Category Archives: Religion

Pedophilia and our sexualized media: is naïveté a good thing or a bad thing?

The Mr. C case has me wondering if widespread familiarity with sexual themes and content makes today’s youth more or less susceptible to pedophiles.

Part 2 of a series.

UPDATE: As explained in the update to part 1, Mr. C is Thomas Tilman Cridlebaugh, a longtime teacher and coach at Wallburg and Ledford Jr. High Schools in Davidson County, NC.

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Yesterday I reflected on the conflict I’m facing in light of the revelation that one of the most important influences in my life, a junior high teacher and coach, had been convicted of sexually abusing several minor students. In closing, I wondered how close I came to being one of those victims.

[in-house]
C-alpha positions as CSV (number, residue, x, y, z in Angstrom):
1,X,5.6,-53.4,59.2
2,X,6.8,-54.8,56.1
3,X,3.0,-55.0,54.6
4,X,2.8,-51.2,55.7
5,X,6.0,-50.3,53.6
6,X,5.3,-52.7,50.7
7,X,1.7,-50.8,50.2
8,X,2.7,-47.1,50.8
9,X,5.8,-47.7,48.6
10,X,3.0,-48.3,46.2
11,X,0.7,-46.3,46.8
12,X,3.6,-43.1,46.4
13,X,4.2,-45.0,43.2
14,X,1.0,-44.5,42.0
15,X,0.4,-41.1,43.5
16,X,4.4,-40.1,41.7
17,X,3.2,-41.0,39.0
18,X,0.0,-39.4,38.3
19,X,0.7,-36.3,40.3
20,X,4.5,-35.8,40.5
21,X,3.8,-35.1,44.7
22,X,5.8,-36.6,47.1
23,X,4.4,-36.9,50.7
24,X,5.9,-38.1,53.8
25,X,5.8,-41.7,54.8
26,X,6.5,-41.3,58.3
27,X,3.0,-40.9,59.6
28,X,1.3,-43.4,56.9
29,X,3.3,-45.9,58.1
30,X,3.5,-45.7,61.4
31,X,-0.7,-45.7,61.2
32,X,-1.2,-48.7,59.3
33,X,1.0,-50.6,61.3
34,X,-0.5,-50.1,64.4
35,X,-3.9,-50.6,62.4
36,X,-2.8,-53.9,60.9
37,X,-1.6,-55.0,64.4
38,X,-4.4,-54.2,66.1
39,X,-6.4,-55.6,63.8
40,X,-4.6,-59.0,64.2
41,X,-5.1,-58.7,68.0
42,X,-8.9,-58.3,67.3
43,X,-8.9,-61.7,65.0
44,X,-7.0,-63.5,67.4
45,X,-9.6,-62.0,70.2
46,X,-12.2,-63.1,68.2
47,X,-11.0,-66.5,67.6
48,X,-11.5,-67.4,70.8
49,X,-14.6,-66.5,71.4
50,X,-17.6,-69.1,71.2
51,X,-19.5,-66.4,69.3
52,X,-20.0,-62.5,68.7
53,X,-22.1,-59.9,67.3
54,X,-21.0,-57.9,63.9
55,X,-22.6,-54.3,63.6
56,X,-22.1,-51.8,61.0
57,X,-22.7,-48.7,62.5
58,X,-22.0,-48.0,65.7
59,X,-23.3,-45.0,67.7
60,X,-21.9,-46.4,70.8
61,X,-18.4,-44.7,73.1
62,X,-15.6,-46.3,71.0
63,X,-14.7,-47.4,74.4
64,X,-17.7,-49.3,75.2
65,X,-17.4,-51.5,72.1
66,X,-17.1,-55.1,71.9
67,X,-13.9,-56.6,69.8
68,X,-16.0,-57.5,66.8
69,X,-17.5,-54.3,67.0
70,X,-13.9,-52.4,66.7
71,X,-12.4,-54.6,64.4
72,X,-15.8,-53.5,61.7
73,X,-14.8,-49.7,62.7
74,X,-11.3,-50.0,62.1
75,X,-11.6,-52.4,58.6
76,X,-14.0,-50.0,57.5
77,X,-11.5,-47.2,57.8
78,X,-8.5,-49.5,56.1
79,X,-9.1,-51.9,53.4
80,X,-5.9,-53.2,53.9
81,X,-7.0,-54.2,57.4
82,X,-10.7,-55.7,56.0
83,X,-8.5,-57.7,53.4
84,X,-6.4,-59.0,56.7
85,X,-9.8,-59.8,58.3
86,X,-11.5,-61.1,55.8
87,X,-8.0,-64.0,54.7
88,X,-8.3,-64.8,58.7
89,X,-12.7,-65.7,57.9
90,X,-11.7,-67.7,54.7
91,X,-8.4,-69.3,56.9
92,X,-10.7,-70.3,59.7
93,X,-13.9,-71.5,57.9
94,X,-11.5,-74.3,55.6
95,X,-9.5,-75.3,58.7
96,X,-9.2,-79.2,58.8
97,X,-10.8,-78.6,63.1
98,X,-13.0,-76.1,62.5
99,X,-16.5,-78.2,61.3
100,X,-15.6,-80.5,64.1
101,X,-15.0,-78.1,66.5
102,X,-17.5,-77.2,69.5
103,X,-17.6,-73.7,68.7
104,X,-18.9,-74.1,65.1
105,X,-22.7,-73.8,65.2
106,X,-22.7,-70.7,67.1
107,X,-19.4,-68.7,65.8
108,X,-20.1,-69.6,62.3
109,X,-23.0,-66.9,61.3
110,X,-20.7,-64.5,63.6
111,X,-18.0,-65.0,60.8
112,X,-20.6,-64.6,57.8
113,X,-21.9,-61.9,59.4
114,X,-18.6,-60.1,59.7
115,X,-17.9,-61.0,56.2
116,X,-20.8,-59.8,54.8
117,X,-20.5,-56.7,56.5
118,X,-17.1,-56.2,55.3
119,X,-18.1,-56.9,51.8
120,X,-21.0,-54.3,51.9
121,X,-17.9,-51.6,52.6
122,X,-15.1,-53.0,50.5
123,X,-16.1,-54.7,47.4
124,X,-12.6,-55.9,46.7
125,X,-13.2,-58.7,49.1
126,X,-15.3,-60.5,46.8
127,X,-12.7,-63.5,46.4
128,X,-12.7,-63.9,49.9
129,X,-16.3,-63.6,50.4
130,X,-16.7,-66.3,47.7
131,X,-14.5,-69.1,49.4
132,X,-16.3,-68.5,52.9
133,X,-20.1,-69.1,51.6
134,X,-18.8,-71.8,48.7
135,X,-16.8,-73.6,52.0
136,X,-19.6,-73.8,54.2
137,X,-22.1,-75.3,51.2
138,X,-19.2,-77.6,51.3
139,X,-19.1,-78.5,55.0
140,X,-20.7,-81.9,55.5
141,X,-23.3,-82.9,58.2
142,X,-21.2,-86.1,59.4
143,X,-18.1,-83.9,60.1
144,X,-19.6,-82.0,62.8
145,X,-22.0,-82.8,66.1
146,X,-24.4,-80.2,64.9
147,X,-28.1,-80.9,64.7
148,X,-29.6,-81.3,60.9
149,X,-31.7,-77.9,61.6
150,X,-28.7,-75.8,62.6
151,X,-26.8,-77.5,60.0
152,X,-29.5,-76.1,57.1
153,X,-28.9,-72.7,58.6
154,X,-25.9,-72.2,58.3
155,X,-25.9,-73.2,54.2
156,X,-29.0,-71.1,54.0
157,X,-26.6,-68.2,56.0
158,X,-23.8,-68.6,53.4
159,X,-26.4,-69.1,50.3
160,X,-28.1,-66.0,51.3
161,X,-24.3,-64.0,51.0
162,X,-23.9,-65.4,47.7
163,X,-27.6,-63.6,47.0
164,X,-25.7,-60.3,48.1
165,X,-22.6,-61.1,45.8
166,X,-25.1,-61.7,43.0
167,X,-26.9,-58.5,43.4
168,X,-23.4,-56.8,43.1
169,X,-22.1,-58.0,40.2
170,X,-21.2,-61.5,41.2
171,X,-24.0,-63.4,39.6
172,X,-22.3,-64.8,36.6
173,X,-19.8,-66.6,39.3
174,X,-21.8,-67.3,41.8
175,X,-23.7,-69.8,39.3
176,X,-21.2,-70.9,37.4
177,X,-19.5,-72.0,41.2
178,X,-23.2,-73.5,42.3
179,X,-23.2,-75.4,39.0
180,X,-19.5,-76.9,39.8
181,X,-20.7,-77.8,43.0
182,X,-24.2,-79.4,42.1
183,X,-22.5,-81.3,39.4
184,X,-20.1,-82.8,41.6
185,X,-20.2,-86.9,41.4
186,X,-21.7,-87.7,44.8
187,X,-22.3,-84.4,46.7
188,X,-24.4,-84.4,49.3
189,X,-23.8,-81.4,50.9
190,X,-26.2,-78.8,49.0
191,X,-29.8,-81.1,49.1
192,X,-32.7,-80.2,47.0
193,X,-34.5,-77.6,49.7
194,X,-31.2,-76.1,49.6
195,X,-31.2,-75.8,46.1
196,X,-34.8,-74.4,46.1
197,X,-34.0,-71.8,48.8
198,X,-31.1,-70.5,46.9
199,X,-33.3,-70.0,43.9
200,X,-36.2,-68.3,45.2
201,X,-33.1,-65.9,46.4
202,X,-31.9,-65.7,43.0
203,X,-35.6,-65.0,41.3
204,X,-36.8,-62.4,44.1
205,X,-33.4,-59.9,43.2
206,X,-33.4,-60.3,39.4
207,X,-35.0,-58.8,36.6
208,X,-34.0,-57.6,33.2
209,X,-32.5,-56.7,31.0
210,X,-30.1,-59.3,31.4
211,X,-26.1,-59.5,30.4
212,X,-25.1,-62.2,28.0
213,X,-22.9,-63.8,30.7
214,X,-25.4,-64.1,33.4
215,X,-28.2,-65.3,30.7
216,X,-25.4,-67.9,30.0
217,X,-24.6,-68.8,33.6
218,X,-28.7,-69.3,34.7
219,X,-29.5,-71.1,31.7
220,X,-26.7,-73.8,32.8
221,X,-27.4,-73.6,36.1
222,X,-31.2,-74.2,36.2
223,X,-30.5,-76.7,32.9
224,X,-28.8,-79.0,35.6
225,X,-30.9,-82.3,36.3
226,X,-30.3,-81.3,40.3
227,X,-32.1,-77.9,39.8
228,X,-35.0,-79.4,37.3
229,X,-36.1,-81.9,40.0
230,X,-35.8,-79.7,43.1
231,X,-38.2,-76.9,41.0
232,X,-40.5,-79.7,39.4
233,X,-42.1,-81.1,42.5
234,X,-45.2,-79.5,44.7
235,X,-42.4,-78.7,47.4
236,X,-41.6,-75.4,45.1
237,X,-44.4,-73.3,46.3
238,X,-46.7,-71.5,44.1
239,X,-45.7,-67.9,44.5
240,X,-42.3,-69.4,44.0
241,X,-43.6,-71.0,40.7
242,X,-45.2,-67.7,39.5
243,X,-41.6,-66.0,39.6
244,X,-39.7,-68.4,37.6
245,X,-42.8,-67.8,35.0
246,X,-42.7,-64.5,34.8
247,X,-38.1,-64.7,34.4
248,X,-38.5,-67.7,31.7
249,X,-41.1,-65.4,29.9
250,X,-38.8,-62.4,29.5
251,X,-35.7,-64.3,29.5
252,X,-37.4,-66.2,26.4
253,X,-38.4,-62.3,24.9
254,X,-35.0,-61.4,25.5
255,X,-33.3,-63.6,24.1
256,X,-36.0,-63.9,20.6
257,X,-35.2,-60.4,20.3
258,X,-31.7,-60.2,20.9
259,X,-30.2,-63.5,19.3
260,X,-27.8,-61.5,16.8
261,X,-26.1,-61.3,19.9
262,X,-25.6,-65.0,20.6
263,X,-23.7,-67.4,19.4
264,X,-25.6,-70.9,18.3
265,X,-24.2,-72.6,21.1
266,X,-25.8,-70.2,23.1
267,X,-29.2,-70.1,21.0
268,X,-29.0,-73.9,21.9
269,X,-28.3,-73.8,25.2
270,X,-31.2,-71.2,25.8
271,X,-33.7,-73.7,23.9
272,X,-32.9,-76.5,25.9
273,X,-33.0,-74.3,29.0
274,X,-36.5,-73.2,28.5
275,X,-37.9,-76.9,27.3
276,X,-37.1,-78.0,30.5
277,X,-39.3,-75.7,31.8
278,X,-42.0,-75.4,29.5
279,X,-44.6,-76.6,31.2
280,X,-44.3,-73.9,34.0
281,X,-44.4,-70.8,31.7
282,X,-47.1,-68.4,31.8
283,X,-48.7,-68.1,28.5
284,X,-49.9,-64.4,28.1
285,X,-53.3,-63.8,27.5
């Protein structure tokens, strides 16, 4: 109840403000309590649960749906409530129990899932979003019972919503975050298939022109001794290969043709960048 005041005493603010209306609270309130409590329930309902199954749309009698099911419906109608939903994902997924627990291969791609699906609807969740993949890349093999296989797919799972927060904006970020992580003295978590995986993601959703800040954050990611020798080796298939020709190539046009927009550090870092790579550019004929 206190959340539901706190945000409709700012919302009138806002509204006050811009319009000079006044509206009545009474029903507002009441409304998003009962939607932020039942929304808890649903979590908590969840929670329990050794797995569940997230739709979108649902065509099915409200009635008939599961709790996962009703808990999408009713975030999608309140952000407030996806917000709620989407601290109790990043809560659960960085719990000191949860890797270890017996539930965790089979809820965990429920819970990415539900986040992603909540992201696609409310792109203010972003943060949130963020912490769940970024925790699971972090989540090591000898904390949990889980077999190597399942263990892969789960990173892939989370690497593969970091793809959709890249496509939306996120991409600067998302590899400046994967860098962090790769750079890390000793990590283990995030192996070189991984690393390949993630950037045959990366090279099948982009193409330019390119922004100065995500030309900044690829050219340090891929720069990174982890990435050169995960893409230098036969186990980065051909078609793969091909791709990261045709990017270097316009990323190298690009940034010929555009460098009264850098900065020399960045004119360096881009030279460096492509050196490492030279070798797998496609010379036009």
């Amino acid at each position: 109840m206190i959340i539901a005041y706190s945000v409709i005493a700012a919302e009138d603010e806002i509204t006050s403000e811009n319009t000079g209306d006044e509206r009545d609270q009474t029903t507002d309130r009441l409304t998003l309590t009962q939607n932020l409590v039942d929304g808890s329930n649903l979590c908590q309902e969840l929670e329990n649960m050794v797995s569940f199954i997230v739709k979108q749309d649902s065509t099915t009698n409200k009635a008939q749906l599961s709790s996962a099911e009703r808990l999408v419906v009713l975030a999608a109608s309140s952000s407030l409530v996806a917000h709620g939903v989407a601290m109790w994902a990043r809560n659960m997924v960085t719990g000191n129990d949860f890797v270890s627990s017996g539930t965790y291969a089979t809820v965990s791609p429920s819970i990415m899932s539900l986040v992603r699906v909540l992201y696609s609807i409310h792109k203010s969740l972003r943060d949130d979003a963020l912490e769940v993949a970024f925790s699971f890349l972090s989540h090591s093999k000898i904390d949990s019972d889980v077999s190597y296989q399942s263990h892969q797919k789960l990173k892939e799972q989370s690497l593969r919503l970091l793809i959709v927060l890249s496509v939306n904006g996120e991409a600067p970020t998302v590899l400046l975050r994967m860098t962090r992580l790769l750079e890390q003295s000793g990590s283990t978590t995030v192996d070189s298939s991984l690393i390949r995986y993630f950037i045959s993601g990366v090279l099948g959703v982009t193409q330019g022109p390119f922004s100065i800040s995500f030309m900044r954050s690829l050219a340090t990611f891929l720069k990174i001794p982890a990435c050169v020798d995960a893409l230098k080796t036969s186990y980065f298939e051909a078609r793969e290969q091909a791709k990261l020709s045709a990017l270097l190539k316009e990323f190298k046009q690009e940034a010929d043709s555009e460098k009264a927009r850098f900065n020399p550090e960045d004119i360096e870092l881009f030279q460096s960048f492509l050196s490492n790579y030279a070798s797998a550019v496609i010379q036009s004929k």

I was a naïve, deeply religious boy. Prosecutors said Mr. C’s dirty jokes and “locker room talk” were “grooming” behavior designed to figure out who might be amenable to his advances. Continue reading Pedophilia and our sexualized media: is naïveté a good thing or a bad thing?

The only way to defeat Trump and his supporters

It’s about tribalism. You cannot work with Trumpists. Period. You must defeat them and then fix the problems that handed them control.

It is useless to attempt to reason a man out of a thing he was never reasoned into. – Jonathan Swift

Since the moment of Campaign 2016 when it became clear that Donald Trump actually had a chance, a lot of people have done a lot of thinking and pontificating and punditofying and writing and hand-wringing about the reasons for his viability. On one end of the spectrum: Donald gave the drooling, racist, misogynist, xenophobic, ignorant, anti-intellectual, hillbillies a cynical, smirking, dog-whistling charlatan they could line up behind. On the other, we’ve had all manner of thoughtful, complex analyses about how economic anxiety (and utter despair) fueled the rise of a non-partisan populist backlash against a political establishment that has spent decades betraying those it represents.